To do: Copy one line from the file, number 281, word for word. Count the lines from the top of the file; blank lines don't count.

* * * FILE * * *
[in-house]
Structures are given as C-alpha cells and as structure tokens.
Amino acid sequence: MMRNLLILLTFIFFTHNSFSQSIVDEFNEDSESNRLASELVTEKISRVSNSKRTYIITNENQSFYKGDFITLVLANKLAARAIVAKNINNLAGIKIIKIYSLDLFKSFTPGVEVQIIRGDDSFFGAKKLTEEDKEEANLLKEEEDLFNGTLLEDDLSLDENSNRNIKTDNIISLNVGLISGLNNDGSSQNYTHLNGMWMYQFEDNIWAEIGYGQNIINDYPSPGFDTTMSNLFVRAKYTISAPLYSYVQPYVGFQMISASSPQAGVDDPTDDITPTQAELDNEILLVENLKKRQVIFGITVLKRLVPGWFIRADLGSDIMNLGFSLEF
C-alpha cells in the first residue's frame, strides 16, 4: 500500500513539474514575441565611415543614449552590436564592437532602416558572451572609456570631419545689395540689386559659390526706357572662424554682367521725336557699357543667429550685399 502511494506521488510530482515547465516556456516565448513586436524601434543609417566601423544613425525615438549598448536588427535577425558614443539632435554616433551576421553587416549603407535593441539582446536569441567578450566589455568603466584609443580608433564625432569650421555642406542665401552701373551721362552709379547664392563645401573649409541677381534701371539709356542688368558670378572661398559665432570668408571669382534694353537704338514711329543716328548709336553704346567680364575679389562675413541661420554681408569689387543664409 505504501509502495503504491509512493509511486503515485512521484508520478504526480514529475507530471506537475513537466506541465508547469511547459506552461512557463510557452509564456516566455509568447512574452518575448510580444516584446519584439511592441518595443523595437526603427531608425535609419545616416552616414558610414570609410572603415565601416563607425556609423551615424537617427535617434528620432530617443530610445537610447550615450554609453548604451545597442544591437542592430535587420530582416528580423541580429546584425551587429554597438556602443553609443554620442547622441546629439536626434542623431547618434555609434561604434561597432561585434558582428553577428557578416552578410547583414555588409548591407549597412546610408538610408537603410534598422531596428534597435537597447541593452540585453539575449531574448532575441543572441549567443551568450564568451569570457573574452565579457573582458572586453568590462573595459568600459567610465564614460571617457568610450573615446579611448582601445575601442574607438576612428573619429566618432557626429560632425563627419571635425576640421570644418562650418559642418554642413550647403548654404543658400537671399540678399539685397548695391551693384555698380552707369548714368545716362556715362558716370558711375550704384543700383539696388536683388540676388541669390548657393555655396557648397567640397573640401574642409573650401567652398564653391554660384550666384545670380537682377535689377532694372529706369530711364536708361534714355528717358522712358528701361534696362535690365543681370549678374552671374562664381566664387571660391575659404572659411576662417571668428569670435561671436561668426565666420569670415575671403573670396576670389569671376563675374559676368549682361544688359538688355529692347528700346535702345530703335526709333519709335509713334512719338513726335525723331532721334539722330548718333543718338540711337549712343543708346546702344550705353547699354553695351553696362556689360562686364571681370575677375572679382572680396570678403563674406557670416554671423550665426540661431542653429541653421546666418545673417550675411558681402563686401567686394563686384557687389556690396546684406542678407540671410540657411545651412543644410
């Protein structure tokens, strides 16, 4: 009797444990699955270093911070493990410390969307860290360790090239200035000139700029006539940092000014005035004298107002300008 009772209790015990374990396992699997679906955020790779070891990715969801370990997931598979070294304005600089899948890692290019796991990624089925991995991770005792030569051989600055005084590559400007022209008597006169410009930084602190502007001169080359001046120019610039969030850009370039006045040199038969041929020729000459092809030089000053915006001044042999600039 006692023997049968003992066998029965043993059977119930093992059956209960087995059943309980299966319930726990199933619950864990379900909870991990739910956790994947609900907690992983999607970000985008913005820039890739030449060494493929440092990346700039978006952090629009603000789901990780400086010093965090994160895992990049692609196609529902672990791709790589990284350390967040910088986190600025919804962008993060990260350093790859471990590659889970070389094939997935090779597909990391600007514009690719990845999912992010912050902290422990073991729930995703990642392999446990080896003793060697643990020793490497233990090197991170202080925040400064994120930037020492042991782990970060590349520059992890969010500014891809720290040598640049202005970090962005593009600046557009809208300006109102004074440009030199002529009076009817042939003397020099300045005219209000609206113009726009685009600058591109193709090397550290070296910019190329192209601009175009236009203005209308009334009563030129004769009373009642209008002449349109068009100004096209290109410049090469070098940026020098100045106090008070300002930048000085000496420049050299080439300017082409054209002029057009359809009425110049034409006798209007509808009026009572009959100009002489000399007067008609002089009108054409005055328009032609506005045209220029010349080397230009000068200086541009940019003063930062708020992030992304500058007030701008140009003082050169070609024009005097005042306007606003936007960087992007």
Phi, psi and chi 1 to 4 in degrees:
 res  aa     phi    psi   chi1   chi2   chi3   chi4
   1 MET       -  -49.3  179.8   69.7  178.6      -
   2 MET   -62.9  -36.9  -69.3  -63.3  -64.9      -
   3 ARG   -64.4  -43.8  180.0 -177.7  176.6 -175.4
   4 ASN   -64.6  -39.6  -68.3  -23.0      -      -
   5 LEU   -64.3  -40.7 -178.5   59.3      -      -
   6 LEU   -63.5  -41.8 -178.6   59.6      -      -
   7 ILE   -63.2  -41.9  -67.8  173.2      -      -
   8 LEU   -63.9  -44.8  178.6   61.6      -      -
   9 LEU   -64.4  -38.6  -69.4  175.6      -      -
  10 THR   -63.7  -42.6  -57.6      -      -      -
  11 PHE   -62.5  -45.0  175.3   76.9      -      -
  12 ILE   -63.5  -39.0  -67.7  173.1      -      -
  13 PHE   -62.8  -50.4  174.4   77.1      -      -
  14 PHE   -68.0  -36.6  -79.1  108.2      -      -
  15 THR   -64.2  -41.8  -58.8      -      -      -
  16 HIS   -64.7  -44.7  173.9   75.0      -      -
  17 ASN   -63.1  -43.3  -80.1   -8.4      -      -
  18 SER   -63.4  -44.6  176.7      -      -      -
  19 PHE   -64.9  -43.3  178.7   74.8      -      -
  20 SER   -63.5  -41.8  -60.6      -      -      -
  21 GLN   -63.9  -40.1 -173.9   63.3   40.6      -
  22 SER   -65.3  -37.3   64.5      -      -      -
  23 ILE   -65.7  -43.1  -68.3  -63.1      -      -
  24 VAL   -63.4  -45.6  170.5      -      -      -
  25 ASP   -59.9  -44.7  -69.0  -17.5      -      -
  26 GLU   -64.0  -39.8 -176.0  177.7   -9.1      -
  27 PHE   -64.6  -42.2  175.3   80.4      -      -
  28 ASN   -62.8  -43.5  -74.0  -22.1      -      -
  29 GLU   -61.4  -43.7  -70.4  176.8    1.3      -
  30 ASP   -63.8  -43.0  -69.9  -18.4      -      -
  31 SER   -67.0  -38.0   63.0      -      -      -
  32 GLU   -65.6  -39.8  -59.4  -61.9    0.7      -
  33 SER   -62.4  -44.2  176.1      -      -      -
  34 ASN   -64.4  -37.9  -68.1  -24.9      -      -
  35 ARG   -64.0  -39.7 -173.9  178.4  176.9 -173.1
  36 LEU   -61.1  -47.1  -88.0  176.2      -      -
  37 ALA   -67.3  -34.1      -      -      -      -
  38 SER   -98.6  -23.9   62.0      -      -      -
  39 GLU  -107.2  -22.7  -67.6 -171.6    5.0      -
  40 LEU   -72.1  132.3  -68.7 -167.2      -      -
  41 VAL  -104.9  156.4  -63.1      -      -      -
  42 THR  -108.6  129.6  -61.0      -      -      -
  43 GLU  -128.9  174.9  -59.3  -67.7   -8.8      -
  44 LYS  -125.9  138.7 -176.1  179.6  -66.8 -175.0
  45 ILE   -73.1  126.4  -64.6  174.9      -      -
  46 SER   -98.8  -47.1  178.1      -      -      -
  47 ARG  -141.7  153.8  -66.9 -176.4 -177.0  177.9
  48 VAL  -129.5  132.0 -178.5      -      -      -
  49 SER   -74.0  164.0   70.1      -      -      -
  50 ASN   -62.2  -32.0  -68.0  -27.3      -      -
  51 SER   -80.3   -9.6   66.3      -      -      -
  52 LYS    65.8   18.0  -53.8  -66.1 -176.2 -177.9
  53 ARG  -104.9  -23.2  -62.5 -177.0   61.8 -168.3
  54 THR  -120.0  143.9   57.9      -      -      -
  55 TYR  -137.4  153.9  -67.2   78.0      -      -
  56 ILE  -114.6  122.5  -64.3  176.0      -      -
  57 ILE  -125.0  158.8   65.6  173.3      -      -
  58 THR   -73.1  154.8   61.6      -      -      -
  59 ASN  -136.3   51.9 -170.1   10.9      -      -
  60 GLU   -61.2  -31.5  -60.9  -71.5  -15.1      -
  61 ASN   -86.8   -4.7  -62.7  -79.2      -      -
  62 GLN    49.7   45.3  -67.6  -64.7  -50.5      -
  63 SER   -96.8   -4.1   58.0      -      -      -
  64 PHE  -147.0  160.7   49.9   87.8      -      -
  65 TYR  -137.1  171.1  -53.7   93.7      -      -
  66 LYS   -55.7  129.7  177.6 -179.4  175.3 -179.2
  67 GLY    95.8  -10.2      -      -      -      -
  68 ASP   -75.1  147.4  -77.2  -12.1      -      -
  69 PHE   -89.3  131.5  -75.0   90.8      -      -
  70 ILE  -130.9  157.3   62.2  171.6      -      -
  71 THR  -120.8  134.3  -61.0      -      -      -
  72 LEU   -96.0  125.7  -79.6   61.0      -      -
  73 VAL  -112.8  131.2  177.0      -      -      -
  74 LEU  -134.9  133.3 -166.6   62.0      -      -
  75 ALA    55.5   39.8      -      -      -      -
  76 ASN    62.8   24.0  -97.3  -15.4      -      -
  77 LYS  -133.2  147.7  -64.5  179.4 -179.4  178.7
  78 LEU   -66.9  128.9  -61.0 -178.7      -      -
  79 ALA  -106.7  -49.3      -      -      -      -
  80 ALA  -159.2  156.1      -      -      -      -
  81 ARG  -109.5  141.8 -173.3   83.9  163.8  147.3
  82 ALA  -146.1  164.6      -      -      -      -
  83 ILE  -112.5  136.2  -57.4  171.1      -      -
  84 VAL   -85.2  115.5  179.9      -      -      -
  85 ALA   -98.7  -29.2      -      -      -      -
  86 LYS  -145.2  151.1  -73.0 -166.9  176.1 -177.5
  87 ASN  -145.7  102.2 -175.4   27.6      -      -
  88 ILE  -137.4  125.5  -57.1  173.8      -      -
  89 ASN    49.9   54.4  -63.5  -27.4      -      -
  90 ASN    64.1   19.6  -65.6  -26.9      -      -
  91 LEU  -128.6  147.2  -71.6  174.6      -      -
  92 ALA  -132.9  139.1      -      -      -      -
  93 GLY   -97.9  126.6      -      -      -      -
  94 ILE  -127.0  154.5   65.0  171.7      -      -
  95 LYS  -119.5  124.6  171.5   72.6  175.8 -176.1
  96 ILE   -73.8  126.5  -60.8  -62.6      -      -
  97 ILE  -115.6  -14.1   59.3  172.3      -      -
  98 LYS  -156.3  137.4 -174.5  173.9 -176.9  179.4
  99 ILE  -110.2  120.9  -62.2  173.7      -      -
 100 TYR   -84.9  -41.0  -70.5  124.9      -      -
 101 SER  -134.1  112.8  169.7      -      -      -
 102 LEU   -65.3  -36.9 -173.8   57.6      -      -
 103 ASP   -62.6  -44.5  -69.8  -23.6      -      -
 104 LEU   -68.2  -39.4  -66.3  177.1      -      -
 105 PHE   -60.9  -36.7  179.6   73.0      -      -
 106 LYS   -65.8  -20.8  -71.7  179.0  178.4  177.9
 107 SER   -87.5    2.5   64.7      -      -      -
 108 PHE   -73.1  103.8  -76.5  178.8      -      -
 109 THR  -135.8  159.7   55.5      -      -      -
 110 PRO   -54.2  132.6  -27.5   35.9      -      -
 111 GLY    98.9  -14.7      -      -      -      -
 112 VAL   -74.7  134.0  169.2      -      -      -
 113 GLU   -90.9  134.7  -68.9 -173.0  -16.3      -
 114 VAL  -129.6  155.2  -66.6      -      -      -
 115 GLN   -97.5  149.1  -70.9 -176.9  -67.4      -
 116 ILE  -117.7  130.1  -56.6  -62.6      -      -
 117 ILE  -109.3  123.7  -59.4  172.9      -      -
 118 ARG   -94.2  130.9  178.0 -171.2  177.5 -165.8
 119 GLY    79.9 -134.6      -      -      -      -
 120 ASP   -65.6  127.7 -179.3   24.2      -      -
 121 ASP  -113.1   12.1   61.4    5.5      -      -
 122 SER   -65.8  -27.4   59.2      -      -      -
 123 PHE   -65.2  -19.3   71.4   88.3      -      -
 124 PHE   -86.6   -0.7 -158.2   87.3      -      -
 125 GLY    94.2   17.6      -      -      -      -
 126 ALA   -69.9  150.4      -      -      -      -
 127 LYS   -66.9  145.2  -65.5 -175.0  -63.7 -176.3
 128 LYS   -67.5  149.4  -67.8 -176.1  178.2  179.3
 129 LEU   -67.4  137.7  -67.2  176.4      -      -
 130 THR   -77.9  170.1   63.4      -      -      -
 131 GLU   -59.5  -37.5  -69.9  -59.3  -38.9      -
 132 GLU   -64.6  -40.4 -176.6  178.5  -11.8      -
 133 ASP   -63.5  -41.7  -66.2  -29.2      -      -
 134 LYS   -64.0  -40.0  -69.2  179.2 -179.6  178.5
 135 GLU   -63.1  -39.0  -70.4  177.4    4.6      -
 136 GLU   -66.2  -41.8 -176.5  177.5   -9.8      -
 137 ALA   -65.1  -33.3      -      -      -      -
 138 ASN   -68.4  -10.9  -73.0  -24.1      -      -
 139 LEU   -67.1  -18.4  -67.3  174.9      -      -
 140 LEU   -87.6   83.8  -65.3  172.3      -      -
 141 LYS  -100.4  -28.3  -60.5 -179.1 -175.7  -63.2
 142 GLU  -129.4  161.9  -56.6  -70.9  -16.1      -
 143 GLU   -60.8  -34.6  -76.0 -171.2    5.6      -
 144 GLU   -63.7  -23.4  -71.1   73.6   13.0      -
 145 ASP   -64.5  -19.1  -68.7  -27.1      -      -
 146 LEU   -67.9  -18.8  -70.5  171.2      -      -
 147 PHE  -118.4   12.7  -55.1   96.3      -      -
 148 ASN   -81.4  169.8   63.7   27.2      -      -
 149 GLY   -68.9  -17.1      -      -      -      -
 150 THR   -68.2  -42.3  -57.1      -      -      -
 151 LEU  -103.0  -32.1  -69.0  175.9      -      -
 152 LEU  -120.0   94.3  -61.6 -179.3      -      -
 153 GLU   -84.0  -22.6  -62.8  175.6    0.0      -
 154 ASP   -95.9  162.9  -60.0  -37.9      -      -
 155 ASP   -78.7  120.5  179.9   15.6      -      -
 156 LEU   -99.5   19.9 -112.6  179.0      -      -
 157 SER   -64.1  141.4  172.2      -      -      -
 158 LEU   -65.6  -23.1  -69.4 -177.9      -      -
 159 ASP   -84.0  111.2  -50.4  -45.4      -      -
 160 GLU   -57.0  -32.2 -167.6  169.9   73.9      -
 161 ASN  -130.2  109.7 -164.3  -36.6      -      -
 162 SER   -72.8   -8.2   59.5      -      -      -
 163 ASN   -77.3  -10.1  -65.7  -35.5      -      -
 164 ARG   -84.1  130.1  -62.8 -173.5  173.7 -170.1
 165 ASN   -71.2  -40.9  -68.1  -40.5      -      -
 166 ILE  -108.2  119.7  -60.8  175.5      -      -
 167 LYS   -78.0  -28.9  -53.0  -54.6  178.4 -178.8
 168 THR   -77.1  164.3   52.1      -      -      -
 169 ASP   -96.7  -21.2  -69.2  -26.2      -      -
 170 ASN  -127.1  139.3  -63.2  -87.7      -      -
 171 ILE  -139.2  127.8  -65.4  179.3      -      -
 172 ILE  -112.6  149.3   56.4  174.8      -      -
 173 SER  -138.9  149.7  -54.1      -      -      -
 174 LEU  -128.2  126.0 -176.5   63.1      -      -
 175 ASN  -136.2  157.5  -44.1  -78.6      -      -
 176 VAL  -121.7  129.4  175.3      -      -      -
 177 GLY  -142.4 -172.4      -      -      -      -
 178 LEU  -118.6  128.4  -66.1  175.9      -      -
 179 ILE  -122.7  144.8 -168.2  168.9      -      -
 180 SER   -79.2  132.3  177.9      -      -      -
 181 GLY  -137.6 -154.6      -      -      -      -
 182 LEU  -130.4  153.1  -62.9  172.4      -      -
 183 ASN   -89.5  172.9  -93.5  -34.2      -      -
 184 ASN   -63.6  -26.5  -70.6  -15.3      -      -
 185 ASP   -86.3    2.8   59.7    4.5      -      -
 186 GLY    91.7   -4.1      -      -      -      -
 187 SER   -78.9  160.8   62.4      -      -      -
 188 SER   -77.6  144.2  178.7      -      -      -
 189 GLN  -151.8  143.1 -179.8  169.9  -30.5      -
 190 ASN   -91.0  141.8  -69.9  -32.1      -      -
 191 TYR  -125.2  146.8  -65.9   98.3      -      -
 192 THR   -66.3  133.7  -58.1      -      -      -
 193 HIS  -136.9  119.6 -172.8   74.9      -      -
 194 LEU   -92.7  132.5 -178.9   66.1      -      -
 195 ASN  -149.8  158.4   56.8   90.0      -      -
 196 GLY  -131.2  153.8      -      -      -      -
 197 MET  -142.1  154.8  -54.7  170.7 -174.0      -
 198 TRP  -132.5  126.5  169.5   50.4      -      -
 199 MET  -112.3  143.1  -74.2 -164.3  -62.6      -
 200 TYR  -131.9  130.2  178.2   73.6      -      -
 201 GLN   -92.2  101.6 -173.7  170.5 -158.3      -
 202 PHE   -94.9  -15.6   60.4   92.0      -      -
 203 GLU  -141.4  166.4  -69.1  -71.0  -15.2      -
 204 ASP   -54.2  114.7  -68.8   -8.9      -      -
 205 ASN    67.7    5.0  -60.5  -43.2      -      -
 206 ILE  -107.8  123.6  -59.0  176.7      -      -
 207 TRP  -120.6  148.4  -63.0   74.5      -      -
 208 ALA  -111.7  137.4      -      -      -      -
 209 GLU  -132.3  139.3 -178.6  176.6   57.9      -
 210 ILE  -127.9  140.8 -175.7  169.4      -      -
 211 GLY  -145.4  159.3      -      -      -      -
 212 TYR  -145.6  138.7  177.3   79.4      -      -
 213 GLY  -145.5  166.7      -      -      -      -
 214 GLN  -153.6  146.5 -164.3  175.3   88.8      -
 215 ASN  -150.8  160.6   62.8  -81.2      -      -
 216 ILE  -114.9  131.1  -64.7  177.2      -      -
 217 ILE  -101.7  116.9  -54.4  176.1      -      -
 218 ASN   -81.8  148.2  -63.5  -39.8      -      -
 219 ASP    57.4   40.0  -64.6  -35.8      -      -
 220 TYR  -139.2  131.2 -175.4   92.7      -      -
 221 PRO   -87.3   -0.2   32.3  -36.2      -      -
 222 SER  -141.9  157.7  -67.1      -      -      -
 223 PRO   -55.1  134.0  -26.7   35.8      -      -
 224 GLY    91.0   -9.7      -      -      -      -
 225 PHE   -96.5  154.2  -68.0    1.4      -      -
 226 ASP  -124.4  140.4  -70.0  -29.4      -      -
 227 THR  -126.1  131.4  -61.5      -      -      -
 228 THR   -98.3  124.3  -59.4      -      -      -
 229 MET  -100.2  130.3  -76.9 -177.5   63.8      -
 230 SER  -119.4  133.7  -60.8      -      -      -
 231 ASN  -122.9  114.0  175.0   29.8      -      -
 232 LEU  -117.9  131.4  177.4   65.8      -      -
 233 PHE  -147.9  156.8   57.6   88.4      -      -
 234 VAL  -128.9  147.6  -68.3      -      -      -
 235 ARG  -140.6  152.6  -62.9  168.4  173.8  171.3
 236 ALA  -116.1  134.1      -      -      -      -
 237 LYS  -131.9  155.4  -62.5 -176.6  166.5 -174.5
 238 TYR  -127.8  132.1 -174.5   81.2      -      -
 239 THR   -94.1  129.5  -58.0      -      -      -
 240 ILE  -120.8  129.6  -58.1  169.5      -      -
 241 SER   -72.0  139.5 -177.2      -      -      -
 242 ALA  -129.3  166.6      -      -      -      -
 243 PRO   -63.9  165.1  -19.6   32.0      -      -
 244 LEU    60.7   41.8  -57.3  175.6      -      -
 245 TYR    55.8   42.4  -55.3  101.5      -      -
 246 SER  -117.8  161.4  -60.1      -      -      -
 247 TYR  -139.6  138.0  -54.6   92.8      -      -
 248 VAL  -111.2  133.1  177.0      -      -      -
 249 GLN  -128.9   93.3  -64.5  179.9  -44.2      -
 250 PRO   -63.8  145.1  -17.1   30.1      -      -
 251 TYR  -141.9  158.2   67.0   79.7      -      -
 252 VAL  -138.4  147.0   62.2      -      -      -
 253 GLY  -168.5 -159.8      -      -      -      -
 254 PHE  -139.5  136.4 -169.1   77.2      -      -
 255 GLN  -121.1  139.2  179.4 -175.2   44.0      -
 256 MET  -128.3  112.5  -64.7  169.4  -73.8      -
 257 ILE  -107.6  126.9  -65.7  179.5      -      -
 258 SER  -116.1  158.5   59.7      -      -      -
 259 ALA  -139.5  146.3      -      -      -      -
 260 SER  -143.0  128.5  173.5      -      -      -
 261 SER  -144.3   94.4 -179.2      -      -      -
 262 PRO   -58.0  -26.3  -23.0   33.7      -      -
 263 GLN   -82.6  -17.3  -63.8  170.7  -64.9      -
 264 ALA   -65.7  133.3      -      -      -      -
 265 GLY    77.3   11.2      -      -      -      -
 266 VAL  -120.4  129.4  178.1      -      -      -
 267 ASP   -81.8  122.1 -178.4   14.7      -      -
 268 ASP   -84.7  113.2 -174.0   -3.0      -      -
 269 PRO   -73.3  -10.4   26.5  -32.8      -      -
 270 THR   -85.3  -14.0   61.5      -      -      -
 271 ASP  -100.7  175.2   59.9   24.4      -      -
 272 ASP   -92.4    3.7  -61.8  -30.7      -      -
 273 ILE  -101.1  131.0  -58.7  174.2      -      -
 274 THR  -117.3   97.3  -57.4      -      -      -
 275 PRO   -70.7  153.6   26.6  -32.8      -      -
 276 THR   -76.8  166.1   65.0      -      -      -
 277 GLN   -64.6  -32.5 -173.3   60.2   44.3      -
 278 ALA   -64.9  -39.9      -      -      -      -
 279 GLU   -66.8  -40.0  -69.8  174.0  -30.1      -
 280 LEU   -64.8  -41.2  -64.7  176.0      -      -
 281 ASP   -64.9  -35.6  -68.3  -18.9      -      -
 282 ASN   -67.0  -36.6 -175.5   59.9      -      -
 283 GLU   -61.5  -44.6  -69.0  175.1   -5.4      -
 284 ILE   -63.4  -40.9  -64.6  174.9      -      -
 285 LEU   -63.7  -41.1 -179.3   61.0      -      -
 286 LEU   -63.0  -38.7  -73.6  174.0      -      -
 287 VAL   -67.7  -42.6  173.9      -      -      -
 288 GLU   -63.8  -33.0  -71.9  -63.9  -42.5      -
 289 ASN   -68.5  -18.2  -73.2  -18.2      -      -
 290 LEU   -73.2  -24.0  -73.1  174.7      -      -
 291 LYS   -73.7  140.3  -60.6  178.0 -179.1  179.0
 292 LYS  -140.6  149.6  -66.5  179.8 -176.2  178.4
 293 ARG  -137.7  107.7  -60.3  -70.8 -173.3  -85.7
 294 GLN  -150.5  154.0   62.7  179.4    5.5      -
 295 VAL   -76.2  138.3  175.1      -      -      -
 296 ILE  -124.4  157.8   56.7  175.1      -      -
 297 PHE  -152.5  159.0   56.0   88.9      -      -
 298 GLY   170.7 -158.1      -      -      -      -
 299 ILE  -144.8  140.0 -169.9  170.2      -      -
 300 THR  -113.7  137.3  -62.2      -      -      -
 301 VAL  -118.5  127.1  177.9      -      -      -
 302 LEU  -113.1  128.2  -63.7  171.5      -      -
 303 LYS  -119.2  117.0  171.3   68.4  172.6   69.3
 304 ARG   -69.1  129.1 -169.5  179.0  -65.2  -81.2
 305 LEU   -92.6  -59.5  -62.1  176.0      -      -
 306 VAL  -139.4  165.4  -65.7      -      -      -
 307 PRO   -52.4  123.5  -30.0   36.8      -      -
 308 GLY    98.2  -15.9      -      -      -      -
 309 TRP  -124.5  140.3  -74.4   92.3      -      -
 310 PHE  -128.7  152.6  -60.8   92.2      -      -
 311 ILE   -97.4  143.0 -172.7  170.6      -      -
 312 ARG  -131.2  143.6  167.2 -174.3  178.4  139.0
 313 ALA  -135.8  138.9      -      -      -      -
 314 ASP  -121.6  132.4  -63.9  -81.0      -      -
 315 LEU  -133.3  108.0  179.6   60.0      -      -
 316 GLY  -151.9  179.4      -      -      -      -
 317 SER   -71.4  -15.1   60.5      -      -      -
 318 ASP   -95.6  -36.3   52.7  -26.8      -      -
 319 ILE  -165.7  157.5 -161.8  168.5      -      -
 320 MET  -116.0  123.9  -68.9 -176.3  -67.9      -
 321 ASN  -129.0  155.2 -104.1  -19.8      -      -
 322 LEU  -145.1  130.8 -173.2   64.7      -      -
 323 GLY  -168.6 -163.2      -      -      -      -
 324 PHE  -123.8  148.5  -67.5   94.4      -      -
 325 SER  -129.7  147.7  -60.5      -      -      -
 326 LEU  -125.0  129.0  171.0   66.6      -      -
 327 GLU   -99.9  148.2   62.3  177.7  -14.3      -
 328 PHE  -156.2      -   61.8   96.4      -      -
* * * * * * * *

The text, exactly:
 274 THR  -117.3   97.3  -57.4      -      -      -